How appropriate that Crusaders should win the Irish Cup for the third time last week coinciding with the 60th anniversary of the departure of Belfast Celtic, the club they replaced in the Irish League.
The memories of Celtic still linger with old-timers and the folklore surrounding their legendary players, classic football style, the intensity and passion of the fans has been passed from generation to generation. Belfast Celtic still holds a place in the hearts of many who wish they could turn back the clock to that sepia-tinted age. Their withdrawal in 1949 created a void never adequately filled.
Padraig Coyle in his book “Paradise Lost and Found” summed it up perfectly when he described Celtic “as a team whose symbolism and meaning for an entire community has never been erased by the ever-shifting political, social and architectural landscape of this deprived and troubled inner-city area (West Belfast)”.
The Celtic pull out followed the Jimmy Jones incident at the December 27, 1948, match against Linfield at Windsor Park where 20-year-old Jones was attacked by a mob at the end and found himself lying in the reserved enclosure with a leg fracture — a day of football infamy.
Repercussions and litigation followed, controversy abounded and Celtic eventually announced they would quit the Irish League on completion of their May-June tour of the United States in which they defeated Scotland 2-0 at the Triborough Stadium, Randall’s Island, on May 29, 1949. There have been many theories put forward for leaving the game but the Celtic board generally felt they had been let down by the authorities.
I was fortunate to be involved with Celtic from the mid-Forties as a young journalist covering their matches and getting to know their superstars, even socialising with them in football’s then favourite watering hole Kelly’s Cellars, Bank Street.
Their record speaks for itself: Irish League 14; Irish Cup 8; City Cup 10; Gold Cup 7; County Antrim Shield 8; Steel Cup 8; War-time Regional League 4; Regional Gold Cup 3; Intermediate League 7, and Intermediate Cup 5. In 1940 they played 36 matches without defeat and from the end of August 1947 to 1948 won 31 games.
Over the decades Celtic, like Linfield, Glentoran and Distillery, attracted the big names, among them the George Best of his era — Mickey Hamill, who played for Manchester United and then in the United States and was captain of the 1914 Ireland team which won the British championship for the first time. And whose pub, ‘The Centre Half’ on the Falls Road, was the haunt of football folk.
He was, however, just one of the many who wore the green and white hooped jersey and sang the anthem “It’s A Grand Old Team To Play For”.
Study this list — the Mahood brothers, Jackie and Stanley, Harry Walker, the best player never to have been capped by Ireland, Tommy Bud Aherne, Charlie Tully, Jimmy McAlinden, Norman Kernaghan, Paddy Bonnar, Tommy Breen, Bertie Fulton, Jackie Coulter, Sammy Curran, Jackie Denver, Hugh Kelly, Liam O’Neill, Kevin McAlinden, Charlie Currie, Johnny Leatham, Robin Lawler.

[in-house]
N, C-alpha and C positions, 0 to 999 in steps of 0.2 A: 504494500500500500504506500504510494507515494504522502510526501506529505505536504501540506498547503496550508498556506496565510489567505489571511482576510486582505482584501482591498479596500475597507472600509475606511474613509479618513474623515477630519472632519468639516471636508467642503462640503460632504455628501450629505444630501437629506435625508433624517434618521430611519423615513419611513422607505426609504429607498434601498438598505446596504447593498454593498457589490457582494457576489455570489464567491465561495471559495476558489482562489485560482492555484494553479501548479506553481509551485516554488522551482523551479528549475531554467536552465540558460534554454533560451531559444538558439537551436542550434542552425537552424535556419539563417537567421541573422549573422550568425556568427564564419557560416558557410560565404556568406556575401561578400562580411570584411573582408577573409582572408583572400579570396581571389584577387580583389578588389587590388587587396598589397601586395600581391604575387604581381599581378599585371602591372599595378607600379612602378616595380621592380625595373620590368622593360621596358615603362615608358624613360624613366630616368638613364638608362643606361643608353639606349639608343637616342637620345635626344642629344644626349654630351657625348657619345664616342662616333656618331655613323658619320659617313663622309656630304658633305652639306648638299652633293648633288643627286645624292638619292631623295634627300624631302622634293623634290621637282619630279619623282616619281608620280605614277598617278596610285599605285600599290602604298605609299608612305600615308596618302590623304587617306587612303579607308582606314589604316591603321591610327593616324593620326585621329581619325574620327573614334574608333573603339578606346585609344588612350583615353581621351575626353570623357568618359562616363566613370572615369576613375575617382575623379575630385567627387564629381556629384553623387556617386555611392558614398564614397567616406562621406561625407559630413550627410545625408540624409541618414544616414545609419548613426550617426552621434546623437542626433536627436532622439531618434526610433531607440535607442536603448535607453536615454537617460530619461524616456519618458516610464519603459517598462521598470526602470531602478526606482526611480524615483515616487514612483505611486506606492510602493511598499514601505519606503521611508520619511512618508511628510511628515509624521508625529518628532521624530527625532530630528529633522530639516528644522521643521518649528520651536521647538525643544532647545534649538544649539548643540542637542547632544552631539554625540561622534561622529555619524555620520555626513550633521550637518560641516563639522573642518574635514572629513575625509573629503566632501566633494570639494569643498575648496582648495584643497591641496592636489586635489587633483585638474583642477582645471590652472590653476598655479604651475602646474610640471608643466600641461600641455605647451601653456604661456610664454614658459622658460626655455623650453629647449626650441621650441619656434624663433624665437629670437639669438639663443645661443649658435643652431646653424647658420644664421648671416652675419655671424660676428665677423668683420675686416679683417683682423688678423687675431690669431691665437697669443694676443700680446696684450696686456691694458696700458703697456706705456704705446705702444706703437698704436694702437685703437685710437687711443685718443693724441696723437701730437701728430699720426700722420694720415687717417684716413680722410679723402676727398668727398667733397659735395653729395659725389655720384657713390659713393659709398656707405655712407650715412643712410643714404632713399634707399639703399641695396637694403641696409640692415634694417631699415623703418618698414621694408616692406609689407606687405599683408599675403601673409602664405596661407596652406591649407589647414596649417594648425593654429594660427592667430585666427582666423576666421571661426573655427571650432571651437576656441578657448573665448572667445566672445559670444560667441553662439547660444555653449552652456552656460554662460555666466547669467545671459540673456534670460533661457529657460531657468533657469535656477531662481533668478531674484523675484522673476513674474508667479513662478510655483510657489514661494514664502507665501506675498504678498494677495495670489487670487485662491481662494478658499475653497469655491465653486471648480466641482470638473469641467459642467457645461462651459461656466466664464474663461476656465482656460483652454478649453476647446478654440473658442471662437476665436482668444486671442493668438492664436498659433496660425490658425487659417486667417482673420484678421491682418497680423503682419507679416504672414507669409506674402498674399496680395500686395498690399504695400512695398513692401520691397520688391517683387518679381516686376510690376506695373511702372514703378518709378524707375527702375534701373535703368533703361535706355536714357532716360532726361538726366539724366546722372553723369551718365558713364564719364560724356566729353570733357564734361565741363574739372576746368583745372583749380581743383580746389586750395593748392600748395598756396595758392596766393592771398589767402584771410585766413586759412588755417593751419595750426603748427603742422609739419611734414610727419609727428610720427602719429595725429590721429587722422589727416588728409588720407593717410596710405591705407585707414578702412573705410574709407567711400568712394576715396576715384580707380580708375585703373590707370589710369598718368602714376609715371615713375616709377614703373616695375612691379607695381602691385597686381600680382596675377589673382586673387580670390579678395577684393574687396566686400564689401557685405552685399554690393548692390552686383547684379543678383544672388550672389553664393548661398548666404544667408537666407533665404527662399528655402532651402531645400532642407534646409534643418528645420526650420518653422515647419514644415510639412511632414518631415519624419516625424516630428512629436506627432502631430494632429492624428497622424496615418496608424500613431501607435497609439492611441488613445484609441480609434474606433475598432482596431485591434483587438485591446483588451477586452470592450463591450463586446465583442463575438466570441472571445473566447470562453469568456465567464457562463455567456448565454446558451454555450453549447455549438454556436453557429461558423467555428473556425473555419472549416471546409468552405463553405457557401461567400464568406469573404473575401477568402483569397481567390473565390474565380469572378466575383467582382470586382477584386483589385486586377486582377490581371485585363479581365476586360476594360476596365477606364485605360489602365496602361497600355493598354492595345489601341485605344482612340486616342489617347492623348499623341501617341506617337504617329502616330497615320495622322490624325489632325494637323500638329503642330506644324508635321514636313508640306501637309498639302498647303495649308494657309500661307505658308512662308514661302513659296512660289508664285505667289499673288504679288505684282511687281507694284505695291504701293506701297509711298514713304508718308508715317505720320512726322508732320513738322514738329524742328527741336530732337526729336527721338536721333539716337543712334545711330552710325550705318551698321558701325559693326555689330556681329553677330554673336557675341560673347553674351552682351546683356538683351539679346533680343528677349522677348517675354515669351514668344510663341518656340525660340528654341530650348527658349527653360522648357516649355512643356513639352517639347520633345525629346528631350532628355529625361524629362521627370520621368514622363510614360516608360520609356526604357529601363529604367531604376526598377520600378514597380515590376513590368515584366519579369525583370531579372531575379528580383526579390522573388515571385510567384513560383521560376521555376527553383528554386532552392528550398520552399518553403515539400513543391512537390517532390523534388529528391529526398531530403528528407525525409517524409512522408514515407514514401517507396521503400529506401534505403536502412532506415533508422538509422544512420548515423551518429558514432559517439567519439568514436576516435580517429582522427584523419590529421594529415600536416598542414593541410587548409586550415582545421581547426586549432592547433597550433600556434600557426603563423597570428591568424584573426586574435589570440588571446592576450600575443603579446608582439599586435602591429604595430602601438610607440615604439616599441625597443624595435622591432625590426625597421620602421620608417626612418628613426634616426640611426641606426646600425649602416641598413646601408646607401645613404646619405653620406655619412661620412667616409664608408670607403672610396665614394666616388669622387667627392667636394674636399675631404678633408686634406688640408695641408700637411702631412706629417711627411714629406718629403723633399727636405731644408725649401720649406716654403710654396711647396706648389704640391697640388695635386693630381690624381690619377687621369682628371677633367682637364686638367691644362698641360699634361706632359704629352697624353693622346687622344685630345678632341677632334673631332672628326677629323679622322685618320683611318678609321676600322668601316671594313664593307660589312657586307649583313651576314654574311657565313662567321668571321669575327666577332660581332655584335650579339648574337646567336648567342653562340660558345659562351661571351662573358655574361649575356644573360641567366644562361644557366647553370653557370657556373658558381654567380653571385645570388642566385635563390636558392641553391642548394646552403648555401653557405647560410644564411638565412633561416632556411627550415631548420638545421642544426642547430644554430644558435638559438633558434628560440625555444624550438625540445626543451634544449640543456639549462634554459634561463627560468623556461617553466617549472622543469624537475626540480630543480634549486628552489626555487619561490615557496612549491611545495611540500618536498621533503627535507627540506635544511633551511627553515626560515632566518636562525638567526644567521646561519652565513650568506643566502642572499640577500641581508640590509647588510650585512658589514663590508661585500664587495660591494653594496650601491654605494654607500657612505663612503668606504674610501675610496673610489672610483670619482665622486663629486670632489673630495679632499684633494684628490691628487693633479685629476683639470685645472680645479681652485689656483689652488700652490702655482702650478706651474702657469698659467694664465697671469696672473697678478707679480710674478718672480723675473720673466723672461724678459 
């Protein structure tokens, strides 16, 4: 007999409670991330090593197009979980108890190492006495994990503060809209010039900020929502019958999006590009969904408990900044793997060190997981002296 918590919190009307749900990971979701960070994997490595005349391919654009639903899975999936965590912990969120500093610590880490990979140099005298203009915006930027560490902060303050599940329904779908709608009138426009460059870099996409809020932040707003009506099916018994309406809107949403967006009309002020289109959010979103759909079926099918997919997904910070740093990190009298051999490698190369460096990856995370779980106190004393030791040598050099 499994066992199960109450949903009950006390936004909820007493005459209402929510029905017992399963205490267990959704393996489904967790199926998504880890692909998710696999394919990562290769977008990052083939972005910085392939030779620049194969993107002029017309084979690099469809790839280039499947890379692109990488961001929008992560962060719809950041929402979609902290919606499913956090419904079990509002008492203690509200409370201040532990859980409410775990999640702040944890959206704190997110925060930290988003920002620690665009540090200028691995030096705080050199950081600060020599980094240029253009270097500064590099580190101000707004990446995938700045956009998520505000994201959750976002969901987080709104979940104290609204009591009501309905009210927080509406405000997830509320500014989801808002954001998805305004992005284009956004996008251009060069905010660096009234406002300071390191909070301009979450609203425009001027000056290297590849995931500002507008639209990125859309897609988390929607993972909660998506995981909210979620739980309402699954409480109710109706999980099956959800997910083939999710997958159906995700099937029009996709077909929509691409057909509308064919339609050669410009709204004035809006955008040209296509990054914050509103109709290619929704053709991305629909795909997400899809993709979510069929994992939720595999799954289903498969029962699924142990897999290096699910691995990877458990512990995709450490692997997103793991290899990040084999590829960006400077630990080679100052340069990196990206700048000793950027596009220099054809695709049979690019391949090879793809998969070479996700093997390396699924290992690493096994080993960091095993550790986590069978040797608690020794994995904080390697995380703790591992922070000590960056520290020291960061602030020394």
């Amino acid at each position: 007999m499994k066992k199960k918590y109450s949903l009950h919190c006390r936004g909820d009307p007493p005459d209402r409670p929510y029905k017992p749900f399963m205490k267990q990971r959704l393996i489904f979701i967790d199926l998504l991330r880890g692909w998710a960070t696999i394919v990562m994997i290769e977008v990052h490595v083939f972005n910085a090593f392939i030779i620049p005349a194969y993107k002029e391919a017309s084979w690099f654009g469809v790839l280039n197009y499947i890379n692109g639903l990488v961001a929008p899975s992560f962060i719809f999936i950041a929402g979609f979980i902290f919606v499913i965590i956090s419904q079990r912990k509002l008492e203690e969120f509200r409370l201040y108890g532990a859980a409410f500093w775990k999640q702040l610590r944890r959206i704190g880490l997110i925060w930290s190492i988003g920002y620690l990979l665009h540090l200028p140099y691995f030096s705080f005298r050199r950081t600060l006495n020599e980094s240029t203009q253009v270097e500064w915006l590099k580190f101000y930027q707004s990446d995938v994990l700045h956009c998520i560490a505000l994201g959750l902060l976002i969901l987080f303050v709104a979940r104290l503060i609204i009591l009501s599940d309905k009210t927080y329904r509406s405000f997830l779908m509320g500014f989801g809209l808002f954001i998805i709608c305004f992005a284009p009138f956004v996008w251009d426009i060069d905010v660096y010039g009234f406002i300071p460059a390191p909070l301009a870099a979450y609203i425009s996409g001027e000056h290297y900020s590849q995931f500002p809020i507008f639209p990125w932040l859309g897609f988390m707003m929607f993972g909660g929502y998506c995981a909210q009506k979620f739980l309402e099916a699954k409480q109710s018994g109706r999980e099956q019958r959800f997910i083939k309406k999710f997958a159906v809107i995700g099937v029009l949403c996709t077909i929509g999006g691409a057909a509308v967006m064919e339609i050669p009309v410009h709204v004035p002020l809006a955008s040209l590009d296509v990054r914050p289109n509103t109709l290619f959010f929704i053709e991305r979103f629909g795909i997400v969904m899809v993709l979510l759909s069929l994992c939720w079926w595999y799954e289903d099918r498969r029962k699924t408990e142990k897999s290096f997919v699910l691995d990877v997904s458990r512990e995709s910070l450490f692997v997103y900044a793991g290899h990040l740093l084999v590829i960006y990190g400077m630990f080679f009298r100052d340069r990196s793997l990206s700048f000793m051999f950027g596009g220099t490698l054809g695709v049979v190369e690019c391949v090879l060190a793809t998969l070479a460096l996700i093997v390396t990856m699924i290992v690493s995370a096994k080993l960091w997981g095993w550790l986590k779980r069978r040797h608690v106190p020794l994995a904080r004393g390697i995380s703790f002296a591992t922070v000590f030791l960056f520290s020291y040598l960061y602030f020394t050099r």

During the war years Celtic signed Ron Greenwood, later to become England’s manager, Len Townsend and Tommy Best, the first black player to appear in local football, and whose ship was stationed in Belfast. Indeed. The list of stars is endless — Kevin McGarry, Billy McMillan, Joe Douglas, Reggie Simpson, Jimmy Turnbull, Davy Boy Martin, Patsy Gallagher, Charlie and Sid McIlroy, Mickey McWilliams, Peter O’Connor, who scored 11 goals in Celtic’s 13-0 win over Glenavon at Celtic Park in January 1941.
Few Irish clubs have been blessed with such consistent talent — Celtic possessed panache, crowd appeal and an avowed policy of their management, which included Austin Donnelly, President of the Irish FA from 1945-48, and legendary manager Elisha Scott, to keep the game simple. They were fortunate to have top drawer players capable of doing just that.
Their final game at Celtic Park — on Thursday, April 21, 1949 — ended in a 4-3 win over Cliftonville. Gradually the stadium, used for greyhound racing and the odd game, became derelict and on the site is a supermarket where a plaque, unveiled by Harry Walker, informs visitors they are standing on hallowed ground — Paradise.
Belfast Celtic still exists to-day as a limited company. Two lavish reunions were staged over the years at the Threepenny Bit, King’s Hall, and the Europa Hotel, but, sadly, heroes of the Celtic eras are a fast dwindling band and their last trophy, the Belfast Charity Cup, is held in the vaults of a city bank. Yes, it was a grand old team to play for — and support.
Belfast Celtic’s US Tour 1949: v American All Stars (Randall’s Island) 2-2; v Ulster United (Toronto) 5-0; v Kearney Scots 3-0 (New Jersey); v New England All Stars 1-2 (Falls Rivers); v Philadelphia Nationals 3-3 (Philadelphia); v Montreal All Stars 4-1 (Montreal); v Dave Kennedy Club 4-2 (Detroit); v Kamraterna (Sweden ) 0-3, (New York).
Teams for Scotland game: Belfast Celtic: McAlinden; McMillan, Aherne; Walker, Currie, Lawler, Moore, Dorman, Campbell, M O’Flanagan, Bonnar.
Scotland: Brown, Govan, Young; Evans, Telfer, Cox, Waddell, Redpath, Thornton, Steel, McKenzie.
Scorers: Belfast Celtic: Campbell, Moore.